With his sexual assault trial looming next year, Bill Cosby's lawyers raised a question Friday likely to dominate discussion surrounding the closely-watched celebrity legal spectacle:
Can the 79-year-old entertainer receive a fair trial in Montgomery County - or for that matter, anywhere else?
In a new filing, the defense urged Judge Steven T. O'Neill to move the trial from Norristown to another Pennsylvania county or, failing that, pull the jury from a larger urban center with "more diverse and opposing viewpoints."
They argued that the local jury pool has been permanently poisoned by "extensive, sustained and pervasive" media coverage and by District Attorney Kevin R. Steele's use of the Cosby case in the campaign that swept him into office last year.
"Branded variously a monster, a sociopath and sexual predator, everyone from the current district attorney of Montgomery County to President Obama has publicly weighed in on the allegations against Mr. Cosby," defense lawyers Brian J. McMonagle and Angela Agrusa wrote.
Their motion - filed a year to the day since Cosby's arrest on three counts of aggravated indecent assault - is expected to be one of the last major issues O'Neill will be asked to decide before the trial, which he has said he intends to hold by June.
The filing left legal experts scratching their heads and wondering how Cosby's lawyers would convince the judge that Montgomery County residents were more susceptible than those anywhere else in the state to the tidal wave of media coverage on the entertainer's legal travails.
More than 50 women have come forward during the last two years to accuse Cosby of sexual misconduct stretching back decades. The drumbeat of allegations has generated worldwide headlines - including some quoted in Friday's in filing - labeling the once beloved actor everything from "America's creepy uncle" to "America's Rapist."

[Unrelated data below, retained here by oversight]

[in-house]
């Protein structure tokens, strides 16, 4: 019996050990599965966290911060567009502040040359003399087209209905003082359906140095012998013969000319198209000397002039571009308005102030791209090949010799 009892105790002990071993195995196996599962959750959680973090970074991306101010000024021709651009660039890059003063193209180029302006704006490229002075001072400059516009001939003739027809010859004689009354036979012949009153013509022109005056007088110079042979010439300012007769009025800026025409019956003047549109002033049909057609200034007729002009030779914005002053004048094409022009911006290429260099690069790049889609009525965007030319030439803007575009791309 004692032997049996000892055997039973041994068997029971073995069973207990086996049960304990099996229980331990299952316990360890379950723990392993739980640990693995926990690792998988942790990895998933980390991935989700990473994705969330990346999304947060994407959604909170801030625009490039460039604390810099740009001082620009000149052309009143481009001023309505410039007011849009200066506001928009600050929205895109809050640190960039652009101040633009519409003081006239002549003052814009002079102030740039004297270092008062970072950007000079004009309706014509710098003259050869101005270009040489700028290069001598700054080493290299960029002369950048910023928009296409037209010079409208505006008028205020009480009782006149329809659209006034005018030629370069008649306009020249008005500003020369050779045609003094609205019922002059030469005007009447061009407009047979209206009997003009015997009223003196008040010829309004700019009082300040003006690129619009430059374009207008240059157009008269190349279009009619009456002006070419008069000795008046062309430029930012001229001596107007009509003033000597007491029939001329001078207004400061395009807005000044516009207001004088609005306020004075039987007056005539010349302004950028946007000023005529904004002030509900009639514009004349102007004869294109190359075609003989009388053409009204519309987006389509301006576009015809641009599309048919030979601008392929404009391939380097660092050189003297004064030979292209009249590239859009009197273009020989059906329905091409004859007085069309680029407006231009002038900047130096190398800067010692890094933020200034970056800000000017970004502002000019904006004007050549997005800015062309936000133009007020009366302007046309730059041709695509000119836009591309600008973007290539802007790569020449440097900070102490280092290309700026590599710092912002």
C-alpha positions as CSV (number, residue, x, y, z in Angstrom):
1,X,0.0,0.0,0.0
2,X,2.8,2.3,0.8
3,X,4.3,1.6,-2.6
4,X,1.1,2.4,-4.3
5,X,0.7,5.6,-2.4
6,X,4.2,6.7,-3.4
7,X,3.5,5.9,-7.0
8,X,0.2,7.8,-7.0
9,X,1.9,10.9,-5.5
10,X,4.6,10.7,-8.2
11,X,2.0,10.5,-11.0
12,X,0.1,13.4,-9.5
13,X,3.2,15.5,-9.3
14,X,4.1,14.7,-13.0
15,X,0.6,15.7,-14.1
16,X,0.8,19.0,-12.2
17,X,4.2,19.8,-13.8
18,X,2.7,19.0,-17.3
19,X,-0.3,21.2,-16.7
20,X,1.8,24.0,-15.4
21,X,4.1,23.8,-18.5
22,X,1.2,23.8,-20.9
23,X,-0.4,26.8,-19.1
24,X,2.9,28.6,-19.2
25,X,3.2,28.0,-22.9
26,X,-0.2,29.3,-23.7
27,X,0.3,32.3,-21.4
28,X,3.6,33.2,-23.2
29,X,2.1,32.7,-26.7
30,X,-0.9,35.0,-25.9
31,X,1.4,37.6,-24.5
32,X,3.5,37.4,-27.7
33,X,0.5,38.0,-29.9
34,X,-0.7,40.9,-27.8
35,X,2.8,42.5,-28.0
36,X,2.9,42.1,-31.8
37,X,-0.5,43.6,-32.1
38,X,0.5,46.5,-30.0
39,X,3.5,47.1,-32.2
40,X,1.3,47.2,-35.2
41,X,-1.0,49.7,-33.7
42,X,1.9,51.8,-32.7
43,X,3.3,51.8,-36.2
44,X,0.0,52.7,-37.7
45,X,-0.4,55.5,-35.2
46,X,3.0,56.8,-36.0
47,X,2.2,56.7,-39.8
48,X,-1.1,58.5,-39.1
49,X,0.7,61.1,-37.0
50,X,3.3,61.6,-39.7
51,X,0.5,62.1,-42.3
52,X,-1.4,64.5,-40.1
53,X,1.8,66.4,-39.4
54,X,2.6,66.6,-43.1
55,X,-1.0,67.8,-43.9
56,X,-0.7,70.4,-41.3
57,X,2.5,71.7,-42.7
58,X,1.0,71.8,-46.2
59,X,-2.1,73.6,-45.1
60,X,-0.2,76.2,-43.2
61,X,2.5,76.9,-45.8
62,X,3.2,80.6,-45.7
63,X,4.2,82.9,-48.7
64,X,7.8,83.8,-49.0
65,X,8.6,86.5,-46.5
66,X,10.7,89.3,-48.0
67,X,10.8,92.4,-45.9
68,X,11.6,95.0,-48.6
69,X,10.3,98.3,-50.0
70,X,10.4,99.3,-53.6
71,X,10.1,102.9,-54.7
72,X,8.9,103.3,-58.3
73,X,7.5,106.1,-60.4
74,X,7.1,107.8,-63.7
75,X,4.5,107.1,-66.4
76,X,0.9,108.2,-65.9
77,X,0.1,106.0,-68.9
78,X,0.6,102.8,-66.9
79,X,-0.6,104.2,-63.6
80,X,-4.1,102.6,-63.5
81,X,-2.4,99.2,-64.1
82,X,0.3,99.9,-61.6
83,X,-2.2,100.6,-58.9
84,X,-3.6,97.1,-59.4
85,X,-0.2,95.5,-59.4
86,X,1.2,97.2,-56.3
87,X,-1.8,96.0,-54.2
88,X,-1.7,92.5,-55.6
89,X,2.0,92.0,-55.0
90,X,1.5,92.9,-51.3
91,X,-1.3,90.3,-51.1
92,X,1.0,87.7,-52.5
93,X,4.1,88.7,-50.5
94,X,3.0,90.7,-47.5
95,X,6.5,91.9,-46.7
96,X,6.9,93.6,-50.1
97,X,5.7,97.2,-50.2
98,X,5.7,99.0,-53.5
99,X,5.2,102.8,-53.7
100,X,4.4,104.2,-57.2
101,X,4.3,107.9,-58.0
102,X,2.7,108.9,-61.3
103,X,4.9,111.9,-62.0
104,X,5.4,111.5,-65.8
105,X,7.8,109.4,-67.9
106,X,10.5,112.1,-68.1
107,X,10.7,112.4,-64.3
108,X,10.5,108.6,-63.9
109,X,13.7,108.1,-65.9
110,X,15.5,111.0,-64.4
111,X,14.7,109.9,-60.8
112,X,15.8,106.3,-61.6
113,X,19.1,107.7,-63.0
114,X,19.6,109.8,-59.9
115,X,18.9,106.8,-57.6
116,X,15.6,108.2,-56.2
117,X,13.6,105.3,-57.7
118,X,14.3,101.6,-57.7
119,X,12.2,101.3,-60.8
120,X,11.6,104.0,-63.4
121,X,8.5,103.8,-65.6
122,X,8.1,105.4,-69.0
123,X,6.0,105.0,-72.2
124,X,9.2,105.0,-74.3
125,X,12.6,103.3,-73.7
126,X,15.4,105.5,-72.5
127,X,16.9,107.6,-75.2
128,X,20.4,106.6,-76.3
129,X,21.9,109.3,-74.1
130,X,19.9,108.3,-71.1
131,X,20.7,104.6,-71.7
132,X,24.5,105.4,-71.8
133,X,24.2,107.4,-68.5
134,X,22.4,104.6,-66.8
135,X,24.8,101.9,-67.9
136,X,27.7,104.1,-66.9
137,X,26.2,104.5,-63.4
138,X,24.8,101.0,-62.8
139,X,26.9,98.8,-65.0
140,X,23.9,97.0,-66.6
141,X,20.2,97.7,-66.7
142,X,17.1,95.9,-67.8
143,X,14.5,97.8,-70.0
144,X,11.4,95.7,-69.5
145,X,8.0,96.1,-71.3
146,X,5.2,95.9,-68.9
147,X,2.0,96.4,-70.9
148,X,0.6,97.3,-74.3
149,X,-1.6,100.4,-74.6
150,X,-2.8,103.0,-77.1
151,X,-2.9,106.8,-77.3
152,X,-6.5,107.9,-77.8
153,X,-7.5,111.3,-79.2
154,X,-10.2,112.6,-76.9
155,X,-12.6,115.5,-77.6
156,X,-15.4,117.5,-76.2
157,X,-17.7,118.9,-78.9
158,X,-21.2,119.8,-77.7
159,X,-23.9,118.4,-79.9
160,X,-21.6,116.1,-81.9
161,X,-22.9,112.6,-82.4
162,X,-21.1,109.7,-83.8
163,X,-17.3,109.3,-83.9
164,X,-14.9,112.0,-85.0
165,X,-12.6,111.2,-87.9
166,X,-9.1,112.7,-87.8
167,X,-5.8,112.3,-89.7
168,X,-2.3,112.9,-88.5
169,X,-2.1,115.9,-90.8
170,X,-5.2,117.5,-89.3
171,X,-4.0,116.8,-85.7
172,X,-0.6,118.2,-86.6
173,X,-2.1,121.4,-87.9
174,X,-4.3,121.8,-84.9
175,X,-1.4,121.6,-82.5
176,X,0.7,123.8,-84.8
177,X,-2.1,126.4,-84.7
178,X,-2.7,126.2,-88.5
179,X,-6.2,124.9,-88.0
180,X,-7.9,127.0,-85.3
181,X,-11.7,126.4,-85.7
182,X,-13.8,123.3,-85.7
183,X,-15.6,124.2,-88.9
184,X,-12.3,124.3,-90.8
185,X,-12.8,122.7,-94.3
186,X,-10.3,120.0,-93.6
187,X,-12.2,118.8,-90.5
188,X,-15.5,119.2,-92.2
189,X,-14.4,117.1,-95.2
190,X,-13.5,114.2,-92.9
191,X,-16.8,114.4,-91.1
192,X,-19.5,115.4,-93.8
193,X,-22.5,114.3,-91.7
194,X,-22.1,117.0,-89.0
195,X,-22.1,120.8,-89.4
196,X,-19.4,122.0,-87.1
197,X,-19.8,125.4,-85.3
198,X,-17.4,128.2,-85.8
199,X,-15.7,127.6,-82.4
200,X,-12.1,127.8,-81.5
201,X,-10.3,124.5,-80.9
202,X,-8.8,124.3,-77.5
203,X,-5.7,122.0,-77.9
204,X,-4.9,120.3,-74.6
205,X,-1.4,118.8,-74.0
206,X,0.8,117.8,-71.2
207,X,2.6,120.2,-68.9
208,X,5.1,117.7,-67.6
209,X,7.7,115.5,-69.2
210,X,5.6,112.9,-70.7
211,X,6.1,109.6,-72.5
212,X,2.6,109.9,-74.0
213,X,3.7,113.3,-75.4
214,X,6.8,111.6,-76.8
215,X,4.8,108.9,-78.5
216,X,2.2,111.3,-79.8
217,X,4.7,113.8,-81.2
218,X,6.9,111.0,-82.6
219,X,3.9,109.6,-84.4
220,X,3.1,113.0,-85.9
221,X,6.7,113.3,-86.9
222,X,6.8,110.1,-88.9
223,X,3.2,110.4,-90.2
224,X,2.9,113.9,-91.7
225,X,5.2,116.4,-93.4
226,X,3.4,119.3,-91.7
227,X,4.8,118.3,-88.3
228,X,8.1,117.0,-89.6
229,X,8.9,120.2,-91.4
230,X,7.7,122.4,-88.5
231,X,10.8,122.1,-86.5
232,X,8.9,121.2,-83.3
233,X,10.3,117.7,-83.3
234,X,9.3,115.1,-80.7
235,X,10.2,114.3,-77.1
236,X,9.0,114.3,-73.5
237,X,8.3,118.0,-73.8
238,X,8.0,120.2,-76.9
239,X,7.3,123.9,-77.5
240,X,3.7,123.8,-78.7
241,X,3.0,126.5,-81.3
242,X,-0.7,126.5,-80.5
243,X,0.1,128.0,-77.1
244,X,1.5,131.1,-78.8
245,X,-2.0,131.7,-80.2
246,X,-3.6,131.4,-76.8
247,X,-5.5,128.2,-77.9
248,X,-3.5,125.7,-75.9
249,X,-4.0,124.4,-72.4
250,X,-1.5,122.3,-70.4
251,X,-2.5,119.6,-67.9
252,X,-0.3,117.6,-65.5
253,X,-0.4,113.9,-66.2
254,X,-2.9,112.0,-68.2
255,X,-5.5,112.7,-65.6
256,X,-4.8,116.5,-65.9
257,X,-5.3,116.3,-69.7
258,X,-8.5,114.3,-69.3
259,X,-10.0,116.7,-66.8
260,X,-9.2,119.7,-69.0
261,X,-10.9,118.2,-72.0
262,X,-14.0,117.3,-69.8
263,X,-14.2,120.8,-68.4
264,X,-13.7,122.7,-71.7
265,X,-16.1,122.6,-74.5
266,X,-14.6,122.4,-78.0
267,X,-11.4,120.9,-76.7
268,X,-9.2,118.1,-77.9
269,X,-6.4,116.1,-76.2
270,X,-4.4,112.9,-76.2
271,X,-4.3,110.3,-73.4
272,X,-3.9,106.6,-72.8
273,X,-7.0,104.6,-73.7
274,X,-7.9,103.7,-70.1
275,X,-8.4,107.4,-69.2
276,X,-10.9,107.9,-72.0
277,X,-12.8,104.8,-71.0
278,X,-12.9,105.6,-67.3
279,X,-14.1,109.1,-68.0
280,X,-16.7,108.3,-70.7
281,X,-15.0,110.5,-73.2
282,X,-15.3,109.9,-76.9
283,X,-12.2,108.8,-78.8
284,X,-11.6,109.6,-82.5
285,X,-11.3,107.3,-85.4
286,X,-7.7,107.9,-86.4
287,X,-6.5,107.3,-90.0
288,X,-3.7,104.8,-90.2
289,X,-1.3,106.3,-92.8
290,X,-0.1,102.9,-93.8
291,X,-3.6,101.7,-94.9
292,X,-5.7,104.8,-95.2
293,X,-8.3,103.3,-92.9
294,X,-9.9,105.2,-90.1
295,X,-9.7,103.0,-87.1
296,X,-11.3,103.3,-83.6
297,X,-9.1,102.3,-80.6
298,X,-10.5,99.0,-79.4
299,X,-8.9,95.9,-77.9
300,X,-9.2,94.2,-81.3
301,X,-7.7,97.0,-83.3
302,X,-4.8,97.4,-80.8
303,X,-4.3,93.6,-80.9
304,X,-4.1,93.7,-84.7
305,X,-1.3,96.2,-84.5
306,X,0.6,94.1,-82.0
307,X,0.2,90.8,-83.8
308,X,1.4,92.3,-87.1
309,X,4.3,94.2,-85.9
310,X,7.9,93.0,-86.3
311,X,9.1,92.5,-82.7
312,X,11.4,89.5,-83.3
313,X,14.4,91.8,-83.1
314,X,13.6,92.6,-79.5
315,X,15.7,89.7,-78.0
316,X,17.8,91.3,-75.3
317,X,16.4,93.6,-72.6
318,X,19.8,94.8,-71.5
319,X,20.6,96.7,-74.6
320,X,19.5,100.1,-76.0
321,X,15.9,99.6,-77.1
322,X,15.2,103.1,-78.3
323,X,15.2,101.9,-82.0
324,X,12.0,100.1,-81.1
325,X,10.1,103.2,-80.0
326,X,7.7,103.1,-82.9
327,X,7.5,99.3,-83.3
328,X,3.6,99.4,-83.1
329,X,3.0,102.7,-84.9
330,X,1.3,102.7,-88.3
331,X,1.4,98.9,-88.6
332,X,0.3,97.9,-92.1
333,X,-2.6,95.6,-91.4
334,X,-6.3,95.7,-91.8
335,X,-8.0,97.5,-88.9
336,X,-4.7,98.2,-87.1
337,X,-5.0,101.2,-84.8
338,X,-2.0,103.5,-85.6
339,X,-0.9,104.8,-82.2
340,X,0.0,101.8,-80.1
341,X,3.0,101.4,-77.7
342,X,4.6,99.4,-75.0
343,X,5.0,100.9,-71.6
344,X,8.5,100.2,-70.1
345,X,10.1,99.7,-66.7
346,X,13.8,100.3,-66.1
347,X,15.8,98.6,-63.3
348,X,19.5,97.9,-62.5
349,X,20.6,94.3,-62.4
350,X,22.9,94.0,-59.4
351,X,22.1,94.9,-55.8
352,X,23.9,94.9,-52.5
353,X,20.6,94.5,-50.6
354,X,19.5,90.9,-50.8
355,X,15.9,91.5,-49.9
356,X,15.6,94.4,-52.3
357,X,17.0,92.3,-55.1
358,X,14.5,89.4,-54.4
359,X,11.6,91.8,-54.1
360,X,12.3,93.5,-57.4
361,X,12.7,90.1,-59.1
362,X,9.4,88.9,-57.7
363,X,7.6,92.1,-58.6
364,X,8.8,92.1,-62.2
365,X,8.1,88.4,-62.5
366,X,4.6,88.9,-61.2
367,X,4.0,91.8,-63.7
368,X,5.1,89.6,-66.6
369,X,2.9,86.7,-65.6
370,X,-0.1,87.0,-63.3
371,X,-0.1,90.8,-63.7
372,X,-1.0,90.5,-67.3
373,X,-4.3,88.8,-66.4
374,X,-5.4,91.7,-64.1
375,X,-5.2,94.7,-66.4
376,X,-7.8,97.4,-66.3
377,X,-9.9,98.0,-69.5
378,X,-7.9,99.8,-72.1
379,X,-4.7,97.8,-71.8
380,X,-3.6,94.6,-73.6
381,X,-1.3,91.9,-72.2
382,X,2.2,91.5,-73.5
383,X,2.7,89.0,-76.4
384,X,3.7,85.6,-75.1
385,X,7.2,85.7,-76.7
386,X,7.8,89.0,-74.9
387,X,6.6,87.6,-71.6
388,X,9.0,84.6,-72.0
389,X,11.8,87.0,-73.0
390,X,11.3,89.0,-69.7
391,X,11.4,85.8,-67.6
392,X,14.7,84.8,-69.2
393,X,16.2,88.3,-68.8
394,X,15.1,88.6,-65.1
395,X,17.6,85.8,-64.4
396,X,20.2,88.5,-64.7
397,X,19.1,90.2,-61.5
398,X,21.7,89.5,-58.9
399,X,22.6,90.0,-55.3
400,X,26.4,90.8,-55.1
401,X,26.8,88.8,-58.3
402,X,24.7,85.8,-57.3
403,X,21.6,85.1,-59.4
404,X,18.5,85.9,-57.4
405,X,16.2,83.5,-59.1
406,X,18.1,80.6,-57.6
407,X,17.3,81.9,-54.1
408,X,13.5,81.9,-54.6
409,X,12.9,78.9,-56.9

"The national press coverage . . . has been almost unprecedented in its scope and bias," McMonagle and Agrusa wrote. "Hundreds - if not thousands - of articles have been published with uncritical accounts of allegations of supposed assaults that occurred decades ago."
Prosecutors said they would not oppose the change-of-venue request. Though the defense lawyers did not name a preferred new location for the trial, their filing appeared to offer a clue.
"Larger media markets generally contain more diverse and opposing viewpoints," the wrote, "and the prejudicial impact of the blatantly one-sided media coverage of this case might be dampened by the reduced media saturation in those larger markets, with populations in excess of 1.2 million people."
Philadelphia and Allegheny are the only Pennsylvania counties that big.
Should the judge grant the venue change, the state's Supreme Court would choose the new locale. Typically, justices look for counties similar in size to the original location of the prosecution, a spokesman for the state court system said, though there is no legal requirement that they do so.
Laurie Levenson, a Loyola University law professor, suggested the defense request to shift the trial from the bedroom communities of Montgomery County to a more urban locale "may be code for a more racially or economically diverse community."
Cosby's lawyers have previously raised the specter of race in their defense, accusing prosecutors of lining up predominantly white women accusers to testify and playing on racist tropes of black men as sexual predators.
But Levenson also noted race may not play so large a role in Cosby's case.
"Bill Cosby made his reputation as a crossover actor," she said, "with wide appeal to both white and African American audiences."
Studies also suggest suburban juries tend to be more trusting of authority figures, Levenson said, while urban juries are more receptive to arguments involving allegations of misconduct by police and prosecutors.
In their filing Friday, McMonagle and Agrusa slammed Steele for campaign ads he ran last year that criticized one of his predecessors for failing to prosecute Cosby when the case's central accuser, Andrea Constand, first came forward more than a decade ago alleging Cosby drugged and assaulted her in his Cheltenham mansion.
One of Steele's campaign ads compared Cosby to sexual predators he had prosecuted earlier in his career - a fact that could strengthen the defense argument that the local jury pool, in particular, has been trained to view Cosby in a negative light, said Philadelphia defense lawyer William J. Brennan.
Drawing comparisons to another celebrity case - O.J. Simpson's 1995 murder trial - Brennan said: "Gil Garcetti, [the former Los Angeles district attorney,] didn't use O.J. as a prop to campaign on. Right or wrong, Kevin R. Steele decided to use Bill Cosby."
Still, the judge in the case has signaled Cosby's lawyers may have a tough time convincing him that finding an impartial jury panel is impossible in Norristown.
"Until you start to talk to jurors who potentially will be sitting, finding facts, applying law, and rendering verdicts," O'Neill said at a hearing last month, change-of-venue motions "are not real helpful."